Rackham adds: “For traditional banks, what is key moving forward is flexibility and adaptability. A data fabric gives banks the ability to change their business model and the way in which they are approaching the market, in a way that they couldn’t do if they stuck to their on-premise environment.”

Using a single cloud provider is the same as using a single on-premise solution; it does not provide the bank with additional flexibility and adaptability needed in times of economic volatility. Being in control of data and having the ability to move it to where it is most appropriate is important, not only between the data centre and the cloud, but also between the cloud providers as well.

Warren says: “Good data management means that you can be more efficient in the way that you manage your business: you know what you’ve got, you know where it’s stored and therefore, when compliance comes in and the regulator comes looking, you’re already lean and mean in the way that data is structured.”

Renting the cloud

Over the years, those in the financial services industry have been encouraged to rationalise the number of technology vendors they are working with. “The more vendors you have, the more contracts and overarching terms of business there are that needs to be dealt with. You don’t see this capital cost as a line entry on a P&L, but what you do see is the complexity, which results in the business slowing down,” Hickman explains.

IT departments or certain infrastructures, will soon move to a consumption-led approach, following the cloud’s current pay-as-you-go model. This simplification will become apparent as banks shift from a Capex model to an Opex model where IT equipment is concerned and as regulators request to see how much is being spent on leasing equipment.

Procurement departments are currently tied up in the complexity of “how much they owe, for how much of it and how much they are paying for it. Stripping a lot of that cost and complexity out of the customer’s business is going to become important, helping to standardise as much as possible. This transition will take time, but it will be into a consumption-led approach,” as Hickman explores.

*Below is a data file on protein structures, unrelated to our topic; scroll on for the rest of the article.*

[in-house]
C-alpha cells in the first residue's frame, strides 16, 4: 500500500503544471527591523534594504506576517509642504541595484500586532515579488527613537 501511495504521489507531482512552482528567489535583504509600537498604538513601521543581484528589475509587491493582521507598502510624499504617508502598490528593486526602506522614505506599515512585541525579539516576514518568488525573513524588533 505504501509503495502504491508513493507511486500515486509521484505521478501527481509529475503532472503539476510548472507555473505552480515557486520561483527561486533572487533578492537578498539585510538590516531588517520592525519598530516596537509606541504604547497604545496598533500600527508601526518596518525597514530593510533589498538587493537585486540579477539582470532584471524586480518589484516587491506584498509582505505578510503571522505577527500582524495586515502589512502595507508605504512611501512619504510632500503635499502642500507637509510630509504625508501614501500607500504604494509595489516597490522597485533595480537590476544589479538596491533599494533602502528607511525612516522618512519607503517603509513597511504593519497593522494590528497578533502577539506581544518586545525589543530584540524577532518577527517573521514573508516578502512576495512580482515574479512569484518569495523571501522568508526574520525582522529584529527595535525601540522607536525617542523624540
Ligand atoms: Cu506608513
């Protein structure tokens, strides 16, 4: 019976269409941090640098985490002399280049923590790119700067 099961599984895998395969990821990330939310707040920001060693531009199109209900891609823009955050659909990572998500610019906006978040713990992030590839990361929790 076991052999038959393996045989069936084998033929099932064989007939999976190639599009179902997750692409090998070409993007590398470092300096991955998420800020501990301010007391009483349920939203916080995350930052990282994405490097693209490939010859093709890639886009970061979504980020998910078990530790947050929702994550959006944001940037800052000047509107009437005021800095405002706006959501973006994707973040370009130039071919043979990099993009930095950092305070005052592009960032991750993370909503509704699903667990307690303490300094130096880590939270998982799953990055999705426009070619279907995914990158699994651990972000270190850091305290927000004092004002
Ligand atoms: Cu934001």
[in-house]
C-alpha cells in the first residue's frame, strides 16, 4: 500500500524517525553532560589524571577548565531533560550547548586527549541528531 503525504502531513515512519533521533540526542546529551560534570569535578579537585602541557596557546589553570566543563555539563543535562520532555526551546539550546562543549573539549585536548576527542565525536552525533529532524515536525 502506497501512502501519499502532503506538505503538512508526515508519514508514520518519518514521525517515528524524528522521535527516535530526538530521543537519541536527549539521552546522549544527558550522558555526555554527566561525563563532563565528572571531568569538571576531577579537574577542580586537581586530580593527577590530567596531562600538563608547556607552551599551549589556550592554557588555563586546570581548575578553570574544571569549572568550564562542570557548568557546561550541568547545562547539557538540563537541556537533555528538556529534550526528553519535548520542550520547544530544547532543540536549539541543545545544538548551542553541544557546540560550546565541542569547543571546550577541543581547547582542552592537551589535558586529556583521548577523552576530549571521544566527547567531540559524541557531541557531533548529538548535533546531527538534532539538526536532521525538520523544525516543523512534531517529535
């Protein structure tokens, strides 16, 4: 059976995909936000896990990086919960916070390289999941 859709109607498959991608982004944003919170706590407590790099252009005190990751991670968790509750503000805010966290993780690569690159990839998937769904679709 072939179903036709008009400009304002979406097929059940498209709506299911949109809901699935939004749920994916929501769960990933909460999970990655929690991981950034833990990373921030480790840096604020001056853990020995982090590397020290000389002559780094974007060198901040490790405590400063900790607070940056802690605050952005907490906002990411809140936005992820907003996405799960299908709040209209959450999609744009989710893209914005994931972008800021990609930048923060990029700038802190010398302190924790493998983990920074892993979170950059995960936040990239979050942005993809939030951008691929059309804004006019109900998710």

Taking this further, Rackham speaks to the challenges that emerge when moving data from one environment to another, especially when sharing business intelligence across siloes, focusing on the issues that emerge regarding data latency, data sovereignty and data transfer. “You can’t lift and shift everything. Or you could, but it very quickly becomes economically not viable.”

While Rackham believes that ‘lifting and shifting’ does not help the business in terms of data insight and data awareness, Hickman points out that it is also a vital step. “Prior to the ability to move data, nobody moved data, so at best, it could be an asset because you understood where it sat, you secured the perimeter, no bad agents were allowed access to that infrastructure. But as soon as you move it, the data becomes a liability because it is exposed.

“As well as the logistical difficulty of picking it up and shifting it from one place to another, you need to exquisitely understand what this means because you’re already at risk as soon as you’ve started moving it. I’d much rather know about the risk before I act.”

Warren summarises by saying that when migrating to the public cloud, “you’re effectively in someone else’s data centre and you need to understand how to manage that both practically and economically.” He adds that many organisations end up paying more than they need to in the cloud due to a lack of insight into what applications and storage services they are using, and at what cost. Therefore, it is important that a bank has a clear view and control of its entire enterprise across both cloud and on-premises to help avoid cloud-sprawl and optimise costs and efficiencies.

Malherbe highlights here that this is why the cloud is under regulatory scrutiny. “It is new for regulators to control and work to make this environment safer by providing risk management guidance to banks and other financial institutions. Returning to the topic of public and private cloud, it is also at the regulator’s request that banks have to implement an exit strategy in order to bring data back to on-premise if necessary.”

Comments: (0)